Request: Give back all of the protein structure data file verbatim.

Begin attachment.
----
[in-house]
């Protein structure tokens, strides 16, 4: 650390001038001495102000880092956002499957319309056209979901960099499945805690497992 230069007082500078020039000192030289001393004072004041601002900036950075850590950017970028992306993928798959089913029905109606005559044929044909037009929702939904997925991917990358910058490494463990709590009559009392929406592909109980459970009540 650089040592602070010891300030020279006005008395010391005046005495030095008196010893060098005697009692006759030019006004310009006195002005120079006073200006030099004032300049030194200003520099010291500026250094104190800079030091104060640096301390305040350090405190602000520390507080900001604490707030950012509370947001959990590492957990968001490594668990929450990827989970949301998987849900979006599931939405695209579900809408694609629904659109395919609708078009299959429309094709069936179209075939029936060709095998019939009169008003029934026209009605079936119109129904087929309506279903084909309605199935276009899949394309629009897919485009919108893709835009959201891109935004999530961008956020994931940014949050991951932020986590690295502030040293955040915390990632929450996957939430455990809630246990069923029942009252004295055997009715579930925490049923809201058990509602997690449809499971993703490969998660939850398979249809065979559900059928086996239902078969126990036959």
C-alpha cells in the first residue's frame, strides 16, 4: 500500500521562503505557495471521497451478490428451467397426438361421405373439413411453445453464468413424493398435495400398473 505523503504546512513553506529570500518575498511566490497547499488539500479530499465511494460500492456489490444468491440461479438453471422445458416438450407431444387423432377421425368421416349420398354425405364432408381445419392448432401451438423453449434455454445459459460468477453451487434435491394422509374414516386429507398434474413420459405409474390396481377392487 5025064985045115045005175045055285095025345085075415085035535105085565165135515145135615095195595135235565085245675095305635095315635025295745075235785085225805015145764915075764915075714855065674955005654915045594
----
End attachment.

[in-house]
């Protein structure tokens, strides 16, 4: 650390001038001495102000880092956002499957319309056209979901960099499945805690497992 230069007082500078020039000192030289001393004072004041601002900036950075850590950017970028992306993928798959089913029905109606005559044929044909037009929702939904997925991917990358910058490494463990709590009559009392929406592909109980459970009540 650089040592602070010891300030020279006005008395010391005046005495030095008196010893060098005697009692006759030019006004310009006195002005120079006073200006030099004032300049030194200003520099010291500026250094104190800079030091104060640096301390305040350090405190602000520390507080900001604490707030950012509370947001959990590492957990968001490594668990929450990827989970949301998987849900979006599931939405695209579900809408694609629904659109395919609708078009299959429309094709069936179209075939029936060709095998019939009169008003029934026209009605079936119109129904087929309506279903084909309605199935276009899949394309629009897919485009919108893709835009959201891109935004999530961008956020994931940014949050991951932020986590690295502030040293955040915390990632929450996957939430455990809630246990069923029942009252004295055997009715579930925490049923809201058990509602997690449809499971993703490969998660939850398979249809065979559900059928086996239902078969126990036959």
C-alpha cells in the first residue's frame, strides 16, 4: 500500500521562503505557495471521497451478490428451467397426438361421405373439413411453445453464468413424493398435495400398473 505523503504546512513553506529570500518575498511566490497547499488539500479530499465511494460500492456489490444468491440461479438453471422445458416438450407431444387423432377421425368421416349420398354425405364432408381445419392448432401451438423453449434455454445459459460468477453451487434435491394422509374414516386429507398434474413420459405409474390396481377392487 5025064985045115045005175045055285095025345085075415085035535105085565165135515145135615095195595135235565085245675095305635095315635025295745075235785085225805015145764915075764915075714855065674955005654915045594